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Bragging Rights

Go ahead and brag about your abilities, writes Judy Giordan, managing principal at the venture development and investment firm ecosVC, at the Huffington Post. Women in science, technology, engineering, and mathematics-related fields, she adds, are positioned to take on leadership roles in academia, industry, and government, and a little push from women themselves to sell their skills could go a long way.

"There is the assumption that bragging without REAMS of data to back it up is unheard of. You wouldn't talk about your research without substantiated data. Right? Isn't it better for women to be modest about our accomplishments and just 'let the work speak for itself' — or even better, let others brag about us? I say, NO," Giordan writes. "Bragging is not the problem. Not being comfortable doing it is the challenge."

Still, she suggests finding a way to brag that fits your personal style, and also offers examples of selling your abilities based on what you've done. (See, there is some data.)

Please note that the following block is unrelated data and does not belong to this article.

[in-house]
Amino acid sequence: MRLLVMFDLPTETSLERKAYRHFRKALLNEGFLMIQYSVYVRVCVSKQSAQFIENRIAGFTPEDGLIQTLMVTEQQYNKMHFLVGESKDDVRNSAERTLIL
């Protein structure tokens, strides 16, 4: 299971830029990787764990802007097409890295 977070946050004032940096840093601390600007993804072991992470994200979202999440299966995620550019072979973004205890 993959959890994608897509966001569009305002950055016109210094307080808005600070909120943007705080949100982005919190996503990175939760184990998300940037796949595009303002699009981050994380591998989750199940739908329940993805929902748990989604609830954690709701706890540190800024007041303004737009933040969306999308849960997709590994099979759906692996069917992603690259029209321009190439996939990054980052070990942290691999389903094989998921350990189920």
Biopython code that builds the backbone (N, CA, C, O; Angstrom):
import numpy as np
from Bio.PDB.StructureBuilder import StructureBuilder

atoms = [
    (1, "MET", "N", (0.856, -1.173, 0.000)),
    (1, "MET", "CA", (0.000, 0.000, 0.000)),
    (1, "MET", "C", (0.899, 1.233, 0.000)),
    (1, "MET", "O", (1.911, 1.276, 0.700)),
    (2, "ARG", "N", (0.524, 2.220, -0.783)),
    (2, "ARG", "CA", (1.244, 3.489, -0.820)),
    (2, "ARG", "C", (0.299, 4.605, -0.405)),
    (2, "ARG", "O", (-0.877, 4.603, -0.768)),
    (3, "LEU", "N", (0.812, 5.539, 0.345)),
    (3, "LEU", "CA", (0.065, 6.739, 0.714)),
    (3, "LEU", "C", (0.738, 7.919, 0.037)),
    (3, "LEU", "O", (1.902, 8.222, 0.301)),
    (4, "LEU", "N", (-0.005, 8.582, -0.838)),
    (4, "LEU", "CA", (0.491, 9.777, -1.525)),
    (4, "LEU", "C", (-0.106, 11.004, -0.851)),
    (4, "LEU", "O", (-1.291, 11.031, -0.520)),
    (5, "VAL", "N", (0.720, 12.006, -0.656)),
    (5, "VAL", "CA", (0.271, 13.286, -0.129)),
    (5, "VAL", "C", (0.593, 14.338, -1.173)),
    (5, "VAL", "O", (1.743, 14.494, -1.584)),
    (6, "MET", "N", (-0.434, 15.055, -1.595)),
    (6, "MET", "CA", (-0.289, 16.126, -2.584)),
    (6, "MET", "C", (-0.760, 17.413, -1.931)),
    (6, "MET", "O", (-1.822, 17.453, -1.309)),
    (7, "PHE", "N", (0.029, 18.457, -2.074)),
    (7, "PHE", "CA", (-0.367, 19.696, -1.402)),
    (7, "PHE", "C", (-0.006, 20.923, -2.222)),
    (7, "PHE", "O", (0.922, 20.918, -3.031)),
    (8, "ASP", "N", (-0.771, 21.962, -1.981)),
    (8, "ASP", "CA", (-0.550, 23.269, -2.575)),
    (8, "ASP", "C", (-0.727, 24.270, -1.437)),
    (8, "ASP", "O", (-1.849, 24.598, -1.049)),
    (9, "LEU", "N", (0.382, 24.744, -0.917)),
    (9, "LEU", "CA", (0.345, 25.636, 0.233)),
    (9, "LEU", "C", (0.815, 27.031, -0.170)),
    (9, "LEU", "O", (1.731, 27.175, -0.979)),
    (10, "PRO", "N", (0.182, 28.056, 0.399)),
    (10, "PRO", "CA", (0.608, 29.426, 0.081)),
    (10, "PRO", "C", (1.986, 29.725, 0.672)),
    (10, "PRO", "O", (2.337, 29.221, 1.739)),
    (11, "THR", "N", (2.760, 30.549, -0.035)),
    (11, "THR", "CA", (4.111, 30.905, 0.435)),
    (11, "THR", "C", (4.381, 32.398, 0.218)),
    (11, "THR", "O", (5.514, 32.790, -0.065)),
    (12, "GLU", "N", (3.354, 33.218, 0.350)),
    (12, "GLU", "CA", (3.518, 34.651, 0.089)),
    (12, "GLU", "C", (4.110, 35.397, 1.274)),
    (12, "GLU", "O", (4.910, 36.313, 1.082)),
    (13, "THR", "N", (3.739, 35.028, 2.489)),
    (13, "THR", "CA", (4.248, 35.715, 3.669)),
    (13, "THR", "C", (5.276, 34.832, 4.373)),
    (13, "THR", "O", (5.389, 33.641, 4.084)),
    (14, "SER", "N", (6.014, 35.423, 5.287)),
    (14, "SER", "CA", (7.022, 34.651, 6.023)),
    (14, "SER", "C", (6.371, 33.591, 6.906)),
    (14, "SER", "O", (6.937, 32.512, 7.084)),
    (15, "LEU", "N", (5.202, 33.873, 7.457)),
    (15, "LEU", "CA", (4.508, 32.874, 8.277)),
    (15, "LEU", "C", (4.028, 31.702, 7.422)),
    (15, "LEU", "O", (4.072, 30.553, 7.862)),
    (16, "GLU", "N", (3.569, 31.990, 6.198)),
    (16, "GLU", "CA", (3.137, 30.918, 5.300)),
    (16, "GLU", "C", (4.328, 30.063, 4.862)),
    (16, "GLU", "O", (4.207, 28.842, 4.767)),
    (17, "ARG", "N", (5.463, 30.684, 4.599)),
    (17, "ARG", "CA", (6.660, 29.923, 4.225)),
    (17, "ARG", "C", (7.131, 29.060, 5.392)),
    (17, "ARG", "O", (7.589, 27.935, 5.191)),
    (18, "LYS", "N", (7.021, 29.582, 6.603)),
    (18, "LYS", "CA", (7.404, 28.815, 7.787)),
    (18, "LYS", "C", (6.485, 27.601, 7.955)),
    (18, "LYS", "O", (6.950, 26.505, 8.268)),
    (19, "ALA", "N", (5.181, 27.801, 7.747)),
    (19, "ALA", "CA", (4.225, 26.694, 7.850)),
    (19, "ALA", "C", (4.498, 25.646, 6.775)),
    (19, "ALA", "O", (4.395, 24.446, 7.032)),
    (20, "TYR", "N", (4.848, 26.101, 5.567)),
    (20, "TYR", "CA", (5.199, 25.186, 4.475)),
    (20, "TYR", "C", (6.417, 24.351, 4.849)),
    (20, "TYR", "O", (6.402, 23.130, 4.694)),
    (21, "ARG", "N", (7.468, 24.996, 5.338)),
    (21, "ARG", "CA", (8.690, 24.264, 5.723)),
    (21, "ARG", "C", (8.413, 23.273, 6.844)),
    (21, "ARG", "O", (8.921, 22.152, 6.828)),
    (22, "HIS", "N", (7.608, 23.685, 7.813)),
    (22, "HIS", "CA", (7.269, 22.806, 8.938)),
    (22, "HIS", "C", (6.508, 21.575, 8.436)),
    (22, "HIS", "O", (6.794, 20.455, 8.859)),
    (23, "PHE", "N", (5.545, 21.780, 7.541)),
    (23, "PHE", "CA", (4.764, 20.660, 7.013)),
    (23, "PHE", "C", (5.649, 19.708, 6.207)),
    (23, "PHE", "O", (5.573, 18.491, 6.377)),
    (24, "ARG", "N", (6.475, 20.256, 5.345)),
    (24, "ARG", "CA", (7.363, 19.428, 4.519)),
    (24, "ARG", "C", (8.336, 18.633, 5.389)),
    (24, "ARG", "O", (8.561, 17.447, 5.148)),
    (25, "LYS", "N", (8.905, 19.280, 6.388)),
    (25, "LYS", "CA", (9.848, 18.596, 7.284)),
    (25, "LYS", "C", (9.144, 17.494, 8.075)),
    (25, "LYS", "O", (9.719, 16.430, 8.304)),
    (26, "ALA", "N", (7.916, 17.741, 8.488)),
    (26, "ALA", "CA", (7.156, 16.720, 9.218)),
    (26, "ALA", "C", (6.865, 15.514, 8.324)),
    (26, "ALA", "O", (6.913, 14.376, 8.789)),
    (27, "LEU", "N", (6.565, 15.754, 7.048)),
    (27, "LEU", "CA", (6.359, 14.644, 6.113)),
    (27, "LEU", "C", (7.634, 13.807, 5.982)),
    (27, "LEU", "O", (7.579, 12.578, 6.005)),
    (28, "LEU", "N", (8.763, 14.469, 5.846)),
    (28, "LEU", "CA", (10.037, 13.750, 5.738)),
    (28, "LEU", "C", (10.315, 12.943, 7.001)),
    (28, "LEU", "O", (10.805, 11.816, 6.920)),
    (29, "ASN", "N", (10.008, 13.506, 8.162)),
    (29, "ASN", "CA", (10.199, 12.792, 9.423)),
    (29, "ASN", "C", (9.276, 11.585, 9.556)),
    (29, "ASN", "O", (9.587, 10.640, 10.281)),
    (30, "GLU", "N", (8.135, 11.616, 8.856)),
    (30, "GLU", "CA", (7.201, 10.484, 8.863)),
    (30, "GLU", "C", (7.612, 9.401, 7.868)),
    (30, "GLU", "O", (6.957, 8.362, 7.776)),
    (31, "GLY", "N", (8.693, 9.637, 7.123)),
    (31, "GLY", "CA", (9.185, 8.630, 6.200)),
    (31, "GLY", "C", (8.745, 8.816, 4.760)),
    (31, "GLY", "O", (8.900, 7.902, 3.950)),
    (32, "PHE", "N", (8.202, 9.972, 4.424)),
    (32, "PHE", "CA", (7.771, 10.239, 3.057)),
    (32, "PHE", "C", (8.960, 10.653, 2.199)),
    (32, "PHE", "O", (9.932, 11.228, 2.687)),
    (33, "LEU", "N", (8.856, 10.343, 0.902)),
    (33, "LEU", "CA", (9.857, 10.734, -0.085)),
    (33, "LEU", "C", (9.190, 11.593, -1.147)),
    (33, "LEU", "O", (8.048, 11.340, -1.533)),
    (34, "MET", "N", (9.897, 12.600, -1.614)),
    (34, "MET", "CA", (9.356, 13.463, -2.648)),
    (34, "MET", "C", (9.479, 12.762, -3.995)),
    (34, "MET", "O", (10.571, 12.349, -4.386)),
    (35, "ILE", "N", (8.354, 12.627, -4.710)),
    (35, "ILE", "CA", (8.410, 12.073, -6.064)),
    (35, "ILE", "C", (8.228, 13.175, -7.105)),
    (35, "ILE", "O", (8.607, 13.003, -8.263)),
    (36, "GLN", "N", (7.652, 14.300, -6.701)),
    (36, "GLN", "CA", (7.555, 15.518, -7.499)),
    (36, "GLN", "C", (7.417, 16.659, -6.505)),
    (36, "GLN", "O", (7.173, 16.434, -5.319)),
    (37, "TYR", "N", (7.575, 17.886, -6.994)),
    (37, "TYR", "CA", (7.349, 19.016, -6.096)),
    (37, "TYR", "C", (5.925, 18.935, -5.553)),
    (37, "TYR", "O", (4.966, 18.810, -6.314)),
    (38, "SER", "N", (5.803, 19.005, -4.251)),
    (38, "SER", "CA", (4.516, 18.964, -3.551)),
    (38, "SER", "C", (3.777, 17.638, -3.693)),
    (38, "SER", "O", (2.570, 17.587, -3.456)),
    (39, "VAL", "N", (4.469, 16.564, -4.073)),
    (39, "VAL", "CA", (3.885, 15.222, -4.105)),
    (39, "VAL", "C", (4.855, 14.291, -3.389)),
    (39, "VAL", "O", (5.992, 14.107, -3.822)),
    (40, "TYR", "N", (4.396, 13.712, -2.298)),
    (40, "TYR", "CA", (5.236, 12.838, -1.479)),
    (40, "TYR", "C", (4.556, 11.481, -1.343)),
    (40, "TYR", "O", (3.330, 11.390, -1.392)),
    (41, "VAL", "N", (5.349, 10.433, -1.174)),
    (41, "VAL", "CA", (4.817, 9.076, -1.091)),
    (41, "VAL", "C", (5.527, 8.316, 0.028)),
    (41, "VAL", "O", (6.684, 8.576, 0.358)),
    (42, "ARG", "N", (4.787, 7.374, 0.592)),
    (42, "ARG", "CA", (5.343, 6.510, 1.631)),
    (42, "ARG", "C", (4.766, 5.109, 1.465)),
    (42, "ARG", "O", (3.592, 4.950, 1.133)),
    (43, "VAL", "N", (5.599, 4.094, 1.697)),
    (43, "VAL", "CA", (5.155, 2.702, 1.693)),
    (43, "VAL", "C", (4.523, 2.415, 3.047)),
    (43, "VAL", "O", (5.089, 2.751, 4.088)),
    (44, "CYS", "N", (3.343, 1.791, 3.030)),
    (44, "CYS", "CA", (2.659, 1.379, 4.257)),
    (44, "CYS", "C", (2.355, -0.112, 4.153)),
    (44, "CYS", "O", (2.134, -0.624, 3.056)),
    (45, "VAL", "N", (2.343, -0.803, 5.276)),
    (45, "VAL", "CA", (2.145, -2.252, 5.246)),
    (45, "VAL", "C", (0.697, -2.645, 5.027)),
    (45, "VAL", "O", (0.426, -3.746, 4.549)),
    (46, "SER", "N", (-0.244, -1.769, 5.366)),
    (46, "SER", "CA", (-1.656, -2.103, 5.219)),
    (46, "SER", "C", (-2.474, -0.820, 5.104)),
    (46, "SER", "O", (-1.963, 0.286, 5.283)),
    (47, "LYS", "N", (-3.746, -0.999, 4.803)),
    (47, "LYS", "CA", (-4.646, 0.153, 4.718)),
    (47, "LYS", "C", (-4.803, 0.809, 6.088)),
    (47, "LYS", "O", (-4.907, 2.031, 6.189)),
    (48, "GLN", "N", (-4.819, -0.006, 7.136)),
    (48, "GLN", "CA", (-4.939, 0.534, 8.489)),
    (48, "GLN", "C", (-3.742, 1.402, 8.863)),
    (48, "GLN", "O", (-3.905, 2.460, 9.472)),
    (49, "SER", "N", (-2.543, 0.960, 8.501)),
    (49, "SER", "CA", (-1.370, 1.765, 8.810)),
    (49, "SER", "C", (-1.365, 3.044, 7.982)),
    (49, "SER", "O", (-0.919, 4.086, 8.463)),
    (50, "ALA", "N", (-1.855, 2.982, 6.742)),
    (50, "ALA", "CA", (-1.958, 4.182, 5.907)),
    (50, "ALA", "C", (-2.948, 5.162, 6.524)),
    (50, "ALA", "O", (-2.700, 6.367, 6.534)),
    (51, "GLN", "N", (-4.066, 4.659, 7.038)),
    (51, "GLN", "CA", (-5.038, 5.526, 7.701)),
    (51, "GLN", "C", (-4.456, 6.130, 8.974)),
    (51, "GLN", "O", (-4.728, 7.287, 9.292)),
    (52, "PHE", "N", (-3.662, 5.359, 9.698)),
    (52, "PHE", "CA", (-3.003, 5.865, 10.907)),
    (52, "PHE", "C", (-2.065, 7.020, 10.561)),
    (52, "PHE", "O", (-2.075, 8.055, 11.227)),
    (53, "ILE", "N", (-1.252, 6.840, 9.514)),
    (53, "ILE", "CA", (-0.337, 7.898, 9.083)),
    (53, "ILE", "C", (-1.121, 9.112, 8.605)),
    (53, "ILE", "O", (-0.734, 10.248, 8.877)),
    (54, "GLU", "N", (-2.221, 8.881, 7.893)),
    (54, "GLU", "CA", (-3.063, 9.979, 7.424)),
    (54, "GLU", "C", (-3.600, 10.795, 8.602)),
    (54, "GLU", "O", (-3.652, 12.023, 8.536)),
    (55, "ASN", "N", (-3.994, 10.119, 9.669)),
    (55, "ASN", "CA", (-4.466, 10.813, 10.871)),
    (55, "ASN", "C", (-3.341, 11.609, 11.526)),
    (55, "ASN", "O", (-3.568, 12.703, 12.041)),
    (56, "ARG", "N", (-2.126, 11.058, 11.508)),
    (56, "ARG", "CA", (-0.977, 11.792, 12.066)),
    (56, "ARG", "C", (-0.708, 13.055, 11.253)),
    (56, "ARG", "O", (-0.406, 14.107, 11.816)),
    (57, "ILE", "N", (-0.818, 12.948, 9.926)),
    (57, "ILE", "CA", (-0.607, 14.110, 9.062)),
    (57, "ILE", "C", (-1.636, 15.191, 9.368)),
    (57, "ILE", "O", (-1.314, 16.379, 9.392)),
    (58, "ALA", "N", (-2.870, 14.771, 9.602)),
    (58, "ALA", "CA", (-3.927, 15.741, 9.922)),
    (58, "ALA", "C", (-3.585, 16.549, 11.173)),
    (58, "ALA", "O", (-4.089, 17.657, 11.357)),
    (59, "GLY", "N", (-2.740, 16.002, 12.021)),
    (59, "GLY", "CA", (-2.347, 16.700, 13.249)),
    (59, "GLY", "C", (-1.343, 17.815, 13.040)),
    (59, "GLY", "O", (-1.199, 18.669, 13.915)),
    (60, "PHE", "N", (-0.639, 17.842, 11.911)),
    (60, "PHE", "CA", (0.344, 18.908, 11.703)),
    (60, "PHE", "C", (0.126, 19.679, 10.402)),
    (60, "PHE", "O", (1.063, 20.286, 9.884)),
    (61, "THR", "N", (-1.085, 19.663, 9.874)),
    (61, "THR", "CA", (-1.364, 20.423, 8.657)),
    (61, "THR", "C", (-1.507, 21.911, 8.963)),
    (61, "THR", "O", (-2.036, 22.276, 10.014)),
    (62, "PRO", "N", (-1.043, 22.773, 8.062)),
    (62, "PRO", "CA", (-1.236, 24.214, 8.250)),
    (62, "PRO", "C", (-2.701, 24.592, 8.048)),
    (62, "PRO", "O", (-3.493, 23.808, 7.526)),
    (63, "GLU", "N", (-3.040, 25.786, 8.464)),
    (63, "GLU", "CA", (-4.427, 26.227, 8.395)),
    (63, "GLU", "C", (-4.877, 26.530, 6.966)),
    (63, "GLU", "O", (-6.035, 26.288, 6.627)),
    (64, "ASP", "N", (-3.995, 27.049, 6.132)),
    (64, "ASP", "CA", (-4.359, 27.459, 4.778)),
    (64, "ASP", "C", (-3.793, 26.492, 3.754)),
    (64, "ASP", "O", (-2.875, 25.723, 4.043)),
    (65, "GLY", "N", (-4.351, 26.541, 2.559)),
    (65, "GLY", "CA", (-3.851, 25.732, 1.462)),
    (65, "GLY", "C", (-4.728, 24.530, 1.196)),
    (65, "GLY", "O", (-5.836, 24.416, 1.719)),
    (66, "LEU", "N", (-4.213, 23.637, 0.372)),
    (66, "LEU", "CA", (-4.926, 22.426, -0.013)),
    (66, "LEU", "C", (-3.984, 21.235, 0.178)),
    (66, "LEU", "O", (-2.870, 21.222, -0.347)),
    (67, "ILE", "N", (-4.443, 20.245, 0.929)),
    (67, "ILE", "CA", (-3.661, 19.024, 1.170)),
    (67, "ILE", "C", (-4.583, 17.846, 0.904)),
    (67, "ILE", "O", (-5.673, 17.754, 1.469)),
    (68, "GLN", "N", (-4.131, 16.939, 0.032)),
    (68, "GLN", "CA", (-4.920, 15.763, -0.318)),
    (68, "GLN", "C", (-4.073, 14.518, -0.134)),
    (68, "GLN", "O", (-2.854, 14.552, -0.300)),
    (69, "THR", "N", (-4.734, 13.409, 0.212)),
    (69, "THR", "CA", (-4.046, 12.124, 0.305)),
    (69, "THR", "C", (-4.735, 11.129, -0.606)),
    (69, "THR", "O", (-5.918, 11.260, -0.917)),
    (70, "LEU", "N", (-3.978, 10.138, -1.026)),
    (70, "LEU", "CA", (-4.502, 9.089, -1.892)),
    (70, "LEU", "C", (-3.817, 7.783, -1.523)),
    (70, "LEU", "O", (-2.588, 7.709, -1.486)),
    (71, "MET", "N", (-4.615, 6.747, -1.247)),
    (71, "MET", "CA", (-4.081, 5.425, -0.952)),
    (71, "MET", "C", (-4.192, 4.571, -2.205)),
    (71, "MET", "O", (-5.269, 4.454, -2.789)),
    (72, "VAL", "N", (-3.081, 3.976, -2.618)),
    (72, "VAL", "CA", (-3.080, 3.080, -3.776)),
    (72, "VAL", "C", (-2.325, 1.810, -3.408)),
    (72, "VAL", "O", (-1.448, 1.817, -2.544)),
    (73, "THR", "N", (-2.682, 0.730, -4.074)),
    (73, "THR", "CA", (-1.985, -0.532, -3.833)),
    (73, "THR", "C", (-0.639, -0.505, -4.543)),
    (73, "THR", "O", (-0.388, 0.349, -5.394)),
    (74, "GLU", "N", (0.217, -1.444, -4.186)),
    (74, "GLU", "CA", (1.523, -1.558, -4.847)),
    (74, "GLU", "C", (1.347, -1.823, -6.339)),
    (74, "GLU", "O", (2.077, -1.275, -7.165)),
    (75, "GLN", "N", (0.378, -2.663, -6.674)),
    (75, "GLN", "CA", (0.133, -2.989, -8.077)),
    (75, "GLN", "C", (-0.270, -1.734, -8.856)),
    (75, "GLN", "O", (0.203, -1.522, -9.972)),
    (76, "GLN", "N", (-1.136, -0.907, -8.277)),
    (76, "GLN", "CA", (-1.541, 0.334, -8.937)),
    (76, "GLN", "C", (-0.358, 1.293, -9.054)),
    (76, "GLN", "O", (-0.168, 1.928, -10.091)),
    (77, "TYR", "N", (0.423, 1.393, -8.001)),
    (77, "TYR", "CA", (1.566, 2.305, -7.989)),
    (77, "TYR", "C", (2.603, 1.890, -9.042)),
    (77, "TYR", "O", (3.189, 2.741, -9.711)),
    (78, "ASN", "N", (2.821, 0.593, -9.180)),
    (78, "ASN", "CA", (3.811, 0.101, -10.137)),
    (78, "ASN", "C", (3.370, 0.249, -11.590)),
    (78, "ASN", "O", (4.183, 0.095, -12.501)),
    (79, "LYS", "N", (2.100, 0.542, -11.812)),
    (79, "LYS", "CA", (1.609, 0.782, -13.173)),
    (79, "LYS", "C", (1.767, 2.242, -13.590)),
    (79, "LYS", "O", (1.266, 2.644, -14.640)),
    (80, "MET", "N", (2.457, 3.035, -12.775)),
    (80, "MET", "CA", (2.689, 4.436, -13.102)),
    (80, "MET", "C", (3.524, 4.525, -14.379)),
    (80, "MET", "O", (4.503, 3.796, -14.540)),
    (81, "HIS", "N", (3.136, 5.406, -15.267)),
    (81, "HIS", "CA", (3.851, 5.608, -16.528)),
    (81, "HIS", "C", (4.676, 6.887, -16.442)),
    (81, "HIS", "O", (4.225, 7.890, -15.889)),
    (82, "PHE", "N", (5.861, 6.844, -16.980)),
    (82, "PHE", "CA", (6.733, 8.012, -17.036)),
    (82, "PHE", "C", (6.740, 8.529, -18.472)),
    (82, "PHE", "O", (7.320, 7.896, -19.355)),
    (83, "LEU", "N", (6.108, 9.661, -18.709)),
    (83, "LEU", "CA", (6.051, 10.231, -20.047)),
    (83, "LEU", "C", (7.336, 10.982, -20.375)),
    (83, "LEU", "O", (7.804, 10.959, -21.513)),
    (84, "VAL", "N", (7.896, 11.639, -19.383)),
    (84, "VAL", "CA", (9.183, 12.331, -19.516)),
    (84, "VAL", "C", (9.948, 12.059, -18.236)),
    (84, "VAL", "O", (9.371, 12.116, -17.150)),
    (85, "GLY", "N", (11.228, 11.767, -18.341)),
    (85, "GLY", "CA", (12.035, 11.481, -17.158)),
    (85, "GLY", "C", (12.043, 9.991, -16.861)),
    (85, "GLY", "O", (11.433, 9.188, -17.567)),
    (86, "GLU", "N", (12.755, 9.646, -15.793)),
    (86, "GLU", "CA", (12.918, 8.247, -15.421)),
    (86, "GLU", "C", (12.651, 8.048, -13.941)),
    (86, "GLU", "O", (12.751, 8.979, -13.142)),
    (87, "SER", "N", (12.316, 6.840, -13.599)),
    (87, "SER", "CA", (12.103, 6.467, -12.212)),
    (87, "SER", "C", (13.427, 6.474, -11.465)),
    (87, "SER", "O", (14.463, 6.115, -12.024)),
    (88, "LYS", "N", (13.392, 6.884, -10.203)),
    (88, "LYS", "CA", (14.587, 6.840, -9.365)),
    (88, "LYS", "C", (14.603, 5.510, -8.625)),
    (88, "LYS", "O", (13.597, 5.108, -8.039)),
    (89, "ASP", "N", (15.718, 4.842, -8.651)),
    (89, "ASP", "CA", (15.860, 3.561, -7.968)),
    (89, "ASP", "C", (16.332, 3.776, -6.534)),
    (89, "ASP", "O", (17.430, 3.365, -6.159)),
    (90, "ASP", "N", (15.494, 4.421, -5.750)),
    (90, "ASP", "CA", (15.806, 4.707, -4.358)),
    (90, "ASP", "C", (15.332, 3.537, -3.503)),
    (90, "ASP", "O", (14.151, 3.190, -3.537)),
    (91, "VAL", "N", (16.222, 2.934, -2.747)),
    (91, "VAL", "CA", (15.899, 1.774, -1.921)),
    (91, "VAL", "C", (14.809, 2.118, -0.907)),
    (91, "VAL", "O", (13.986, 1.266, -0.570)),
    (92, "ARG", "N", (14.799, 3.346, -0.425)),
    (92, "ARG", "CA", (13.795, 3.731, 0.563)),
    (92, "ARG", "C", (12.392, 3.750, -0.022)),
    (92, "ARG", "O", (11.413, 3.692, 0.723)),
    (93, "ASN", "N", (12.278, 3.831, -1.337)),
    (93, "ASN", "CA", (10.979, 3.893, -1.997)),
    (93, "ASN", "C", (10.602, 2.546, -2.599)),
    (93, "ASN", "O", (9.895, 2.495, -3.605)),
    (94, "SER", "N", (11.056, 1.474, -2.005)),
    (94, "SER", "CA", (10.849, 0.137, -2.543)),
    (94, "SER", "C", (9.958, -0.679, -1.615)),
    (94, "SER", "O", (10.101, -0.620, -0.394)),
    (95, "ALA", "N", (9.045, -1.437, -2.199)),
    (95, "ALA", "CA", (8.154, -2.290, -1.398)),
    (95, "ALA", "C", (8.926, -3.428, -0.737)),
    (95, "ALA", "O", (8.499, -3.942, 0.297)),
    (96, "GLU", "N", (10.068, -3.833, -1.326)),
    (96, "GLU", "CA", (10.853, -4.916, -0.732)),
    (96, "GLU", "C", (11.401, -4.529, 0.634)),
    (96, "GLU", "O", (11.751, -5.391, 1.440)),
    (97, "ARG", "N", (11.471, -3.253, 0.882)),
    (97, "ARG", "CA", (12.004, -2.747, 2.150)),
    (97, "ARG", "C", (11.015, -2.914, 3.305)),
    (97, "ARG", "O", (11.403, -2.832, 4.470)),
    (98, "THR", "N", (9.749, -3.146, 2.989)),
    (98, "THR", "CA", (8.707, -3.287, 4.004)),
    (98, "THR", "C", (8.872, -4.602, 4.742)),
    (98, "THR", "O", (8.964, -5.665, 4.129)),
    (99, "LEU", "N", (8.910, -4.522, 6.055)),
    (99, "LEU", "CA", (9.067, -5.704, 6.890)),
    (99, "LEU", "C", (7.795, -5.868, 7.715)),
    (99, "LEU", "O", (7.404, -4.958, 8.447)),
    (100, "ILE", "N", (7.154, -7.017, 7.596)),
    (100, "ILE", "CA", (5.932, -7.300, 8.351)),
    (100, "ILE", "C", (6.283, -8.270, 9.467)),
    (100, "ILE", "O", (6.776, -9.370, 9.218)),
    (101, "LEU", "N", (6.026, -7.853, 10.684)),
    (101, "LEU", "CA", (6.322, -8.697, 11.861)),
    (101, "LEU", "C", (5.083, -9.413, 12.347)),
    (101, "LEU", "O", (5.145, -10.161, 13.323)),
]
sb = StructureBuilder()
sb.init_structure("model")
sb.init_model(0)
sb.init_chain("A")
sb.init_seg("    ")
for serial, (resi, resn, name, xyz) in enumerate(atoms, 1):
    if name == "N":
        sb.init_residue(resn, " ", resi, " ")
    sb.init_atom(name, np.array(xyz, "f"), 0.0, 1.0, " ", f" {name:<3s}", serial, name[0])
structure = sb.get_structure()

When someone is asked if she could take on a certain project, "she could shout, 'I have every confidence that I can achieve that goal!' Or — she could pause, make eye contact with the interviewer, and say quietly and confidently, 'I'd be completely comfortable with that ... and here is why,'" Giordan adds.

The Scan

Back as Director

A court has reinstated Nicole Boivin as director of the Max Planck Institute for the Science of Human History, Science reports.

Research, But Implementation?

Francis Collins reflects on his years as the director of the US National Institutes of Health with NPR.

For the False Negatives

The Guardian writes that the UK Health Security Agency is considering legal action against the lab that reported thousands of false negative COVID-19 test results.

Genome Biology Papers Present Epigenetics Benchmarking Resource, Genomic Architecture Maps of Peanuts, More

In Genome Biology this week: DNA methylation data for seven reference cell lines, three-dimensional genome architecture maps of peanut lines, and more.